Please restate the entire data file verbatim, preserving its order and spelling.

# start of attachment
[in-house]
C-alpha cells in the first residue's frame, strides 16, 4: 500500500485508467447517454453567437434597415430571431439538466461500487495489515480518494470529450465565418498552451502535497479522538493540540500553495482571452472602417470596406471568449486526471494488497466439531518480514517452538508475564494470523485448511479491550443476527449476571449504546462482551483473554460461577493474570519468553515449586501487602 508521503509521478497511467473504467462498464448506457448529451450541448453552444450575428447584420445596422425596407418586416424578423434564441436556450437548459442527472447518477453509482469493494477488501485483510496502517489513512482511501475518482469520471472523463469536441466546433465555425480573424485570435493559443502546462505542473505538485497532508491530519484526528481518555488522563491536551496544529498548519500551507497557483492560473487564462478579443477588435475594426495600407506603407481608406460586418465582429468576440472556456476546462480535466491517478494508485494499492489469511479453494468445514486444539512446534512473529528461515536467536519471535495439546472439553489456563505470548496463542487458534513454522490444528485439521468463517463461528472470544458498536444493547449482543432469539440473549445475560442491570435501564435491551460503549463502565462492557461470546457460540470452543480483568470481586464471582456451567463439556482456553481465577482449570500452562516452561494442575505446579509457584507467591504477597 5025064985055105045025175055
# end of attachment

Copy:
[in-house]
C-alpha cells in the first residue's frame, strides 16, 4: 500500500485508467447517454453567437434597415430571431439538466461500487495489515480518494470529450465565418498552451502535497479522538493540540500553495482571452472602417470596406471568449486526471494488497466439531518480514517452538508475564494470523485448511479491550443476527449476571449504546462482551483473554460461577493474570519468553515449586501487602 508521503509521478497511467473504467462498464448506457448529451450541448453552444450575428447584420445596422425596407418586416424578423434564441436556450437548459442527472447518477453509482469493494477488501485483510496502517489513512482511501475518482469520471472523463469536441466546433465555425480573424485570435493559443502546462505542473505538485497532508491530519484526528481518555488522563491536551496544529498548519500551507497557483492560473487564462478579443477588435475594426495600407506603407481608406460586418465582429468576440472556456476546462480535466491517478494508485494499492489469511479453494468445514486444539512446534512473529528461515536467536519471535495439546472439553489456563505470548496463542487458534513454522490444528485439521468463517463461528472470544458498536444493547449482543432469539440473549445475560442491570435501564435491551460503549463502565462492557461470546457460540470452543480483568470481586464471582456451567463439556482456553481465577482449570500452562516452561494442575505446579509457584507467591504477597 5025064985055105045025175055